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National Weather Service Cooperative Observer Program

The Cooperative Observer Program (Coop) was initiated by an act of Congress in 1890 with two goals: First, to provide daily meteorological observations of minimum and maximum precipitation, snowfall and temperature; second, Coop was to play a supportive role for weather forecasting, warning and public service purposes. Today the program has nearly 10,000 volunteers that contribute to daily measurements in a variety of locales, from urban to rural and ocean-to-ocean across the nation. The NWS supports Coop through the selection of observation locations, the recruitment and training of observers, the installation of equipment, as well as maintenance, collection and disbursement of data with the help of the National Climate Data Center. Funding for Coop began after the establishment of the Weather Bureau by Congress in 1890, therefore establishing the first network of cooperative weather stations. Since then, volunteer weather observation has been the backbone of the United States climate data, crediting the Cooperative Network for establishing the most definitive source of weather data for the United States.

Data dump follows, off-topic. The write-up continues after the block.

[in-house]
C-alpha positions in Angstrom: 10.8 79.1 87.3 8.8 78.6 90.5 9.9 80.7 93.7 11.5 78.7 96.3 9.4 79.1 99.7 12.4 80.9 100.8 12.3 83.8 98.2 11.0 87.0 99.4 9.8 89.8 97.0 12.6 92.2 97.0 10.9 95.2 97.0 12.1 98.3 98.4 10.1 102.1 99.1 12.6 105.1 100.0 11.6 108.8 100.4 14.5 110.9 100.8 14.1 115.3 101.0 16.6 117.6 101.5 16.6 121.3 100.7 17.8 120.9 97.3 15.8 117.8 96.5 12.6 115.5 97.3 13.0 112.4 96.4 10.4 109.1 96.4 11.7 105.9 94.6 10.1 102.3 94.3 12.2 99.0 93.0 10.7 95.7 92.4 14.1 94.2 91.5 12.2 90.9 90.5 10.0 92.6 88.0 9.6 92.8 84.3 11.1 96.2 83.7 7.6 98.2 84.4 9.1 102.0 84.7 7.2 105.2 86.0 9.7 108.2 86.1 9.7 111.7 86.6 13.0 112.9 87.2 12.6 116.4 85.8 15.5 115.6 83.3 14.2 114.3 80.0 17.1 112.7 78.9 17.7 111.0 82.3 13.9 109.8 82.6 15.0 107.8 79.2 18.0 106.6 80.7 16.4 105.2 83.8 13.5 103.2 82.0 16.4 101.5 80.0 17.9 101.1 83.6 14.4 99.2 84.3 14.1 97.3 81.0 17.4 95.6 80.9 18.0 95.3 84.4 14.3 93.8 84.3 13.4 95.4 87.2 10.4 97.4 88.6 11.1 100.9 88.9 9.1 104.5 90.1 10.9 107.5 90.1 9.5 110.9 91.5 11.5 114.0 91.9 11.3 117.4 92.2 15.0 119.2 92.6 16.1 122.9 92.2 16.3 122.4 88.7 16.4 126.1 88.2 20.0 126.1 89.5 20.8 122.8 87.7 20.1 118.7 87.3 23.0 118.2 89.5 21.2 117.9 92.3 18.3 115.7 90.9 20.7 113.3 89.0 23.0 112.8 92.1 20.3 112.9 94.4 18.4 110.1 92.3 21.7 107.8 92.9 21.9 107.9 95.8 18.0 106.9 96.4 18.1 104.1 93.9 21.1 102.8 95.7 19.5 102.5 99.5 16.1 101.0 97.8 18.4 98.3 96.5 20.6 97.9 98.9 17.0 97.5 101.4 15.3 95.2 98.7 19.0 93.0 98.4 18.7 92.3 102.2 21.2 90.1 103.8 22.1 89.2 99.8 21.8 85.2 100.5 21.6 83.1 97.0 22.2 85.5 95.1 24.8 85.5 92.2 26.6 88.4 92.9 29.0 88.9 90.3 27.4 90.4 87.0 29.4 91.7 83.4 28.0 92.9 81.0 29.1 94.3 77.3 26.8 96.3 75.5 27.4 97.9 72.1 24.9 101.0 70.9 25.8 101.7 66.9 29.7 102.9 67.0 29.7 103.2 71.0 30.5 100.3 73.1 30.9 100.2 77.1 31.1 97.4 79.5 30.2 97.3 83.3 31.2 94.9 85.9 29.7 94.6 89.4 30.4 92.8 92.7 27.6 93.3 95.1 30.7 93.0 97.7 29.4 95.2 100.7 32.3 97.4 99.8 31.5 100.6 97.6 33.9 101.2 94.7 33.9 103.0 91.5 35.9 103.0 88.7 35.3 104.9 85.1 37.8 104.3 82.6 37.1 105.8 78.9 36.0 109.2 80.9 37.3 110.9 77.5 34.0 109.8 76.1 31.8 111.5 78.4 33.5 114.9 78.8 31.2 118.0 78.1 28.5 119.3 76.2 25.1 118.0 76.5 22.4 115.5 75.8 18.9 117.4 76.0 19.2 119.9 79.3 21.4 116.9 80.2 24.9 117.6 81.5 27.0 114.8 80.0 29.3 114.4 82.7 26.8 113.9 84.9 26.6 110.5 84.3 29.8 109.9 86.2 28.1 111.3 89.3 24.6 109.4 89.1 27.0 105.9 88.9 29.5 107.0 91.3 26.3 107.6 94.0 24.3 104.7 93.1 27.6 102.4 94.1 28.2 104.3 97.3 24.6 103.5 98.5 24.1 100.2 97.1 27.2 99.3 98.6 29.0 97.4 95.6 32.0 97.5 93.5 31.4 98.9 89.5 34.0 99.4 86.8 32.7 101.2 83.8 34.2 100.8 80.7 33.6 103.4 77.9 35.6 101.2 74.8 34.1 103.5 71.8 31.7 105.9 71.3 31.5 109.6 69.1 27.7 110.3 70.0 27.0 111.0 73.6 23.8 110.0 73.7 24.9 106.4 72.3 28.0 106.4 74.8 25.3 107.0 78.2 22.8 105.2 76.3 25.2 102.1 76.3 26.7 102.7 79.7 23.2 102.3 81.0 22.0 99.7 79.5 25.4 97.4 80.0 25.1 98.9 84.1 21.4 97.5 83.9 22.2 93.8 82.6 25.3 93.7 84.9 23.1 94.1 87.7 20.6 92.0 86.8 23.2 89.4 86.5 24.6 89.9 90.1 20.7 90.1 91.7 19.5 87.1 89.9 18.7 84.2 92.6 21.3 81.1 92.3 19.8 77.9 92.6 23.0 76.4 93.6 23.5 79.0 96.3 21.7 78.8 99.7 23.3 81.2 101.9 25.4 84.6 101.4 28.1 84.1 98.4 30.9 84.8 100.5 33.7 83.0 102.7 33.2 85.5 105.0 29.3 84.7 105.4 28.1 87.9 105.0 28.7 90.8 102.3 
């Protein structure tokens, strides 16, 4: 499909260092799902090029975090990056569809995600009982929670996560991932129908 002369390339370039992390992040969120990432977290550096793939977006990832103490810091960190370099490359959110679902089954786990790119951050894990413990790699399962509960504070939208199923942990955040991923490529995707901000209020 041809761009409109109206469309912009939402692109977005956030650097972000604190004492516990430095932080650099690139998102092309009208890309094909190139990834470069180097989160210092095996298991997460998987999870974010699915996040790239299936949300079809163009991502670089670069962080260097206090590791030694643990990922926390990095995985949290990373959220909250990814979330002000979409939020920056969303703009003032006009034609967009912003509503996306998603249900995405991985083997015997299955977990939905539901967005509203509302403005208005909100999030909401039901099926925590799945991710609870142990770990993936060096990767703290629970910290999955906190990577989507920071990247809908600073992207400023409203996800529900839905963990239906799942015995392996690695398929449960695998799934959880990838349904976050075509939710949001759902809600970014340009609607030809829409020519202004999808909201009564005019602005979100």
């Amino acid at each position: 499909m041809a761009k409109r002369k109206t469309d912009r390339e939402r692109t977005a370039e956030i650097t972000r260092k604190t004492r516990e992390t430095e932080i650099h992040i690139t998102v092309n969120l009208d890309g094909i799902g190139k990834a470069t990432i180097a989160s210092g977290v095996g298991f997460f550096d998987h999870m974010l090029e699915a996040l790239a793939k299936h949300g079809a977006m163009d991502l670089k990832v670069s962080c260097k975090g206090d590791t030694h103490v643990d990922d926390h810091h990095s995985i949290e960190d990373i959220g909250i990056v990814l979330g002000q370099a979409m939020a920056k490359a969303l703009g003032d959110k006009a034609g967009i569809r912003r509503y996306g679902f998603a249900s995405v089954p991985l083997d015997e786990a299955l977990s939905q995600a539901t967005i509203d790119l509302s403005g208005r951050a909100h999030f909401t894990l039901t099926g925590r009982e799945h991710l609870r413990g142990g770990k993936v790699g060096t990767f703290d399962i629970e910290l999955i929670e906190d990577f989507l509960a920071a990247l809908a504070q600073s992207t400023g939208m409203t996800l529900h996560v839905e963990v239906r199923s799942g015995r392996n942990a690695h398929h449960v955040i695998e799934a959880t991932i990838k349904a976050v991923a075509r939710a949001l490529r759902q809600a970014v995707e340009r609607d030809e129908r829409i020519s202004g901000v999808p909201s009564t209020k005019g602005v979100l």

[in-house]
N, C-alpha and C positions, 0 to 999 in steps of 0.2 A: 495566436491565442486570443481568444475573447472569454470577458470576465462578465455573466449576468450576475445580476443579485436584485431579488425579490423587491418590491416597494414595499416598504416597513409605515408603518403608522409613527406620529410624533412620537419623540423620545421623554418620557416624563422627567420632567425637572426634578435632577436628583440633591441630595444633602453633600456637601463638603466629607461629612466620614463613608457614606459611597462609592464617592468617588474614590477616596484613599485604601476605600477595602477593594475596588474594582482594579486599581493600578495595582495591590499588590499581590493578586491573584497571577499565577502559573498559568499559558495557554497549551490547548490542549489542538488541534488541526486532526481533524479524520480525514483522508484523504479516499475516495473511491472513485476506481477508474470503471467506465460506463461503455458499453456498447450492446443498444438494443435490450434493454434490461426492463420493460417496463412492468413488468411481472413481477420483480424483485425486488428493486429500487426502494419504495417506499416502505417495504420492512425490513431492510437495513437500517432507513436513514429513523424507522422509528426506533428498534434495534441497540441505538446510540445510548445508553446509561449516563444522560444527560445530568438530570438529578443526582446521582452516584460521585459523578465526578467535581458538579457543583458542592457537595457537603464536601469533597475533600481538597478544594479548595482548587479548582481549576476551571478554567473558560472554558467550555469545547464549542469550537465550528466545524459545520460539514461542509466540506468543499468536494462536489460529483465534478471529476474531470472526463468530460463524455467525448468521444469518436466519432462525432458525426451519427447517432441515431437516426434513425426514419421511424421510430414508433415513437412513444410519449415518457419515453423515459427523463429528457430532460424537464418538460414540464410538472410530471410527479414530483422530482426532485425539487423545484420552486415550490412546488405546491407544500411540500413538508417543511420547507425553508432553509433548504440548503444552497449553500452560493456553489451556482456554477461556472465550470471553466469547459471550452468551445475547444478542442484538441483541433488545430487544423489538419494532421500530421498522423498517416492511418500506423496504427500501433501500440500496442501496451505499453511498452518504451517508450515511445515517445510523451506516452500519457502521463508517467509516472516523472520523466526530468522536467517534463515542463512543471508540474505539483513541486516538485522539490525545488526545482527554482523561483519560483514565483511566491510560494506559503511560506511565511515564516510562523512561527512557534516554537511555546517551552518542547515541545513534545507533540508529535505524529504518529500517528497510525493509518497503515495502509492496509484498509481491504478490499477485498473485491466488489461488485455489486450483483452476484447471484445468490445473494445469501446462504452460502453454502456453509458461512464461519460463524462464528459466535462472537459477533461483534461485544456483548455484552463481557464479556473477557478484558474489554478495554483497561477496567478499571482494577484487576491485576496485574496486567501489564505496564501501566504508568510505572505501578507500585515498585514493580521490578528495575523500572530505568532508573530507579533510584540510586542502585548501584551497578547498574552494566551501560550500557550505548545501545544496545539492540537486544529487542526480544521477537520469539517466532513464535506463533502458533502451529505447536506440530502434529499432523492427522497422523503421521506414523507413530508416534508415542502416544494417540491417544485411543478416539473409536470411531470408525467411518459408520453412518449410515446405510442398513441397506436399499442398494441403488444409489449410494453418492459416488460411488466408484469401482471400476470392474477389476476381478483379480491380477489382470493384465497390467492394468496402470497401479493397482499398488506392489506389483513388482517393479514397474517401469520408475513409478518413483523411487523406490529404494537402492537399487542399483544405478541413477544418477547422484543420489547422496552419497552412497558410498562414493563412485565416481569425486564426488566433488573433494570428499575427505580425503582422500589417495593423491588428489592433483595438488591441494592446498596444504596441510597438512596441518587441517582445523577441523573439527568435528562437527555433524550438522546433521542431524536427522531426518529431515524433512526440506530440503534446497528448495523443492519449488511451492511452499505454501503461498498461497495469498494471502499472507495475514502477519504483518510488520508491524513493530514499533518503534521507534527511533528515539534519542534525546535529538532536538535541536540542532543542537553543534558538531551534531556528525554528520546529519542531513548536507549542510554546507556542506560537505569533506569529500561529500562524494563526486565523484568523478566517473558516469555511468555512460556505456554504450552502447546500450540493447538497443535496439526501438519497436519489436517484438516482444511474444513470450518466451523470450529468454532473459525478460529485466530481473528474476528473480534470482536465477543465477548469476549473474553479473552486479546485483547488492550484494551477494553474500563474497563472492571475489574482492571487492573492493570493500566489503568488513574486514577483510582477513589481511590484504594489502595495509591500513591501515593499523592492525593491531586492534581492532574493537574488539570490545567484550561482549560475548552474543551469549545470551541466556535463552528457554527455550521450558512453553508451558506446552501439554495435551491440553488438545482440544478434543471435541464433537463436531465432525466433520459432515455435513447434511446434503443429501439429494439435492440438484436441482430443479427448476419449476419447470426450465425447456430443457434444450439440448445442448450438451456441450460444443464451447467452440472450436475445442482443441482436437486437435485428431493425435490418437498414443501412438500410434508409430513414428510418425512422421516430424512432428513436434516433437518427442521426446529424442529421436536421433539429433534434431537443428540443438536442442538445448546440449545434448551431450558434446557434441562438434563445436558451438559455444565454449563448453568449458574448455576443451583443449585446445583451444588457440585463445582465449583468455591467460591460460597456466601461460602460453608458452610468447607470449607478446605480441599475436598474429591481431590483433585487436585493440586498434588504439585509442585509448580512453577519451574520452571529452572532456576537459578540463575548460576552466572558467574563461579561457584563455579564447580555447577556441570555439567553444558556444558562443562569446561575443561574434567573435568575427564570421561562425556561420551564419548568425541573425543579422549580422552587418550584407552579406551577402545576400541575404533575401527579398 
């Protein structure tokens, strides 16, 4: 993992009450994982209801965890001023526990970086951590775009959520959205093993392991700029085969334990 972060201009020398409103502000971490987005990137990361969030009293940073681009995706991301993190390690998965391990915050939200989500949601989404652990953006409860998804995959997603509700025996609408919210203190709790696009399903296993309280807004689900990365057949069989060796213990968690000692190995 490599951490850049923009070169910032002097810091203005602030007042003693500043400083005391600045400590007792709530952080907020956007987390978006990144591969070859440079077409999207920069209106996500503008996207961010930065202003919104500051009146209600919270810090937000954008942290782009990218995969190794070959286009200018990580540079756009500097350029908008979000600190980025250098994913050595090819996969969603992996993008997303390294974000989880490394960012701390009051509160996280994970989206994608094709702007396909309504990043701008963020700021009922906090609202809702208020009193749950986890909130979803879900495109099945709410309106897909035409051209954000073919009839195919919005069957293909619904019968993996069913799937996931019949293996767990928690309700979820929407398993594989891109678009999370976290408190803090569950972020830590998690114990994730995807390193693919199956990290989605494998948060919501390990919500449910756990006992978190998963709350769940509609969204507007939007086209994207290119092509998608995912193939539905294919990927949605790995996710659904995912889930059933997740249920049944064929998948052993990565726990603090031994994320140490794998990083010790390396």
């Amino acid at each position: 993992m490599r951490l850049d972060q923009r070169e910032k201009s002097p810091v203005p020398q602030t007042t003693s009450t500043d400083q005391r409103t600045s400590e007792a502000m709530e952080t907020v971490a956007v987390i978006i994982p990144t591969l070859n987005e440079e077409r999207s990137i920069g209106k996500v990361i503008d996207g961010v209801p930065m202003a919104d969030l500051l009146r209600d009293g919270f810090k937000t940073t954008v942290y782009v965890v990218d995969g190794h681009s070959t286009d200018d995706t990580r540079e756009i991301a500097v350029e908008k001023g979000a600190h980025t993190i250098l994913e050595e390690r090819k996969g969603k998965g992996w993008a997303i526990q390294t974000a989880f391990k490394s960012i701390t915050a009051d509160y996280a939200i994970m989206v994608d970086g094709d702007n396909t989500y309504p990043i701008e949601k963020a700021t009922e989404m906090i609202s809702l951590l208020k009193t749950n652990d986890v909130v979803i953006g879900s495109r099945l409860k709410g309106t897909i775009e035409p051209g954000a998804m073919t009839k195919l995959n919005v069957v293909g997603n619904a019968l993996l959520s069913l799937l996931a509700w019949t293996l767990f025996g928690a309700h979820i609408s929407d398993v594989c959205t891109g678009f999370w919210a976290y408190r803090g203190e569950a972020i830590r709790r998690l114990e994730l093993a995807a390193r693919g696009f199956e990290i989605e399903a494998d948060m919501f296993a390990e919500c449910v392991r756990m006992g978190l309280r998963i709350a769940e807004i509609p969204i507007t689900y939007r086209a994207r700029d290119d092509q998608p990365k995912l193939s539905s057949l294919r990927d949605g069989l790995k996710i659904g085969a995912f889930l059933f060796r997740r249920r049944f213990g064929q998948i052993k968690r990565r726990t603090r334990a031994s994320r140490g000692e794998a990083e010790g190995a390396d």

Project URL:

Geographic Scope: National

Project Status: Active

Participation Tasks:

Start Date: 1890

Project Contact:

Federal Government Sponsor:

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Other Federal Government Sponsor:

Fields of Science: Climate and weather

Intended Outcomes: Programmatic, Research development, Conservation,